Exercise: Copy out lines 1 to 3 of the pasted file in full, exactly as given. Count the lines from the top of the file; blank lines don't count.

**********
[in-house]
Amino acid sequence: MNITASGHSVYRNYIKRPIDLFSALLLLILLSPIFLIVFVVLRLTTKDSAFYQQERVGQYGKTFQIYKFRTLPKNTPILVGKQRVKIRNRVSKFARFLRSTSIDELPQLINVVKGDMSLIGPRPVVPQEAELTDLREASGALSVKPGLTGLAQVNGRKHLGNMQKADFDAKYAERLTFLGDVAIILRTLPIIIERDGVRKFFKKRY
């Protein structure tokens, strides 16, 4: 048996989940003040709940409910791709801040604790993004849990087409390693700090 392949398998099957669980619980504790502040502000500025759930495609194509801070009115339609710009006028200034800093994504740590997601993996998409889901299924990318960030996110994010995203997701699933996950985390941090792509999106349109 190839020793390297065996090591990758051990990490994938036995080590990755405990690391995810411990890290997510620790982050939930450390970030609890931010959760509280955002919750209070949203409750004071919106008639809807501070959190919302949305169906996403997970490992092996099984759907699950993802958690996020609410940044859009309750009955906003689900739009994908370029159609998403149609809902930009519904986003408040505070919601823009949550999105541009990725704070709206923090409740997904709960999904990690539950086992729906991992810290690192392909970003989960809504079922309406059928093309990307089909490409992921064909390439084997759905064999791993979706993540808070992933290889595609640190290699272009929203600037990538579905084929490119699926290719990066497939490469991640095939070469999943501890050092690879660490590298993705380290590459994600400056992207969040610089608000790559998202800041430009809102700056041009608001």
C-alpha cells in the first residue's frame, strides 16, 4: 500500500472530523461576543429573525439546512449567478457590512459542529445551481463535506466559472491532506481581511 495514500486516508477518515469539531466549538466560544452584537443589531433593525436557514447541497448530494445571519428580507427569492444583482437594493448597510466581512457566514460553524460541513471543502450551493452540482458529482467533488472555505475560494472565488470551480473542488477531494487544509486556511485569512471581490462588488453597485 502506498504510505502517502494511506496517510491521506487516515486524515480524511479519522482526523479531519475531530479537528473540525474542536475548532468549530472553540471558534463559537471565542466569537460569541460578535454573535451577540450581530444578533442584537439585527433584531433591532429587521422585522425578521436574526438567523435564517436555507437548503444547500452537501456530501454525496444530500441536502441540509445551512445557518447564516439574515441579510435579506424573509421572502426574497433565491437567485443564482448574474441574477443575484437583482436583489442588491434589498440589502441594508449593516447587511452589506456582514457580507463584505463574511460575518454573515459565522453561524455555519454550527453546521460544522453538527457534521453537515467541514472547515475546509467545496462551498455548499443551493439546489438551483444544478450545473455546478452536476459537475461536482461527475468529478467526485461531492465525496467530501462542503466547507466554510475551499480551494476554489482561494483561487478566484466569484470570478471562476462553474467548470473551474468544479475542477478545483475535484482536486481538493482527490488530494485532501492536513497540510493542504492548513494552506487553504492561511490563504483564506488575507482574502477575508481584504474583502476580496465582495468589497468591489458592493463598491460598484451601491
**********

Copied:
[in-house]
Amino acid sequence: MNITASGHSVYRNYIKRPIDLFSALLLLILLSPIFLIVFVVLRLTTKDSAFYQQERVGQYGKTFQIYKFRTLPKNTPILVGKQRVKIRNRVSKFARFLRSTSIDELPQLINVVKGDMSLIGPRPVVPQEAELTDLREASGALSVKPGLTGLAQVNGRKHLGNMQKADFDAKYAERLTFLGDVAIILRTLPIIIERDGVRKFFKKRY
């Protein structure tokens, strides 16, 4: 048996989940003040709940409910791709801040604790993004849990087409390693700090 392949398998099957669980619980504790502040502000500025759930495609194509801070009115339609710009006028200034800093994504740590997601993996998409889901299924990318960030996110994010995203997701699933996950985390941090792509999106349109 190839020793390297065996090591990758051990990490994938036995080590990755405990690391995810411990890290997510620790982050939930450390970030609890931010959760509280955002919750209070949203409750004071919106008639809807501070959190919302949305169906996403997970490992092996099984759907699950993802958690996020609410940044859009309750009955906003689900739009994908370029159609998403149609809902930009519904986003408040505070919601823009949550999105541009990725704070709206923090409740997904709960999904990690539950086992729906991992810290690192392909970003989960809504079922309406059928093309990307089909490409992921064909390439084997759905064999791993979706993540808070992933290889595609640190290699272009929203600037990538579905084929490119699926290719990066497939490469991640095939070469999943501890050092690879660490590298993705380290590459994600400056992207969040610089608000790559998202800041430009809102700056041009608001």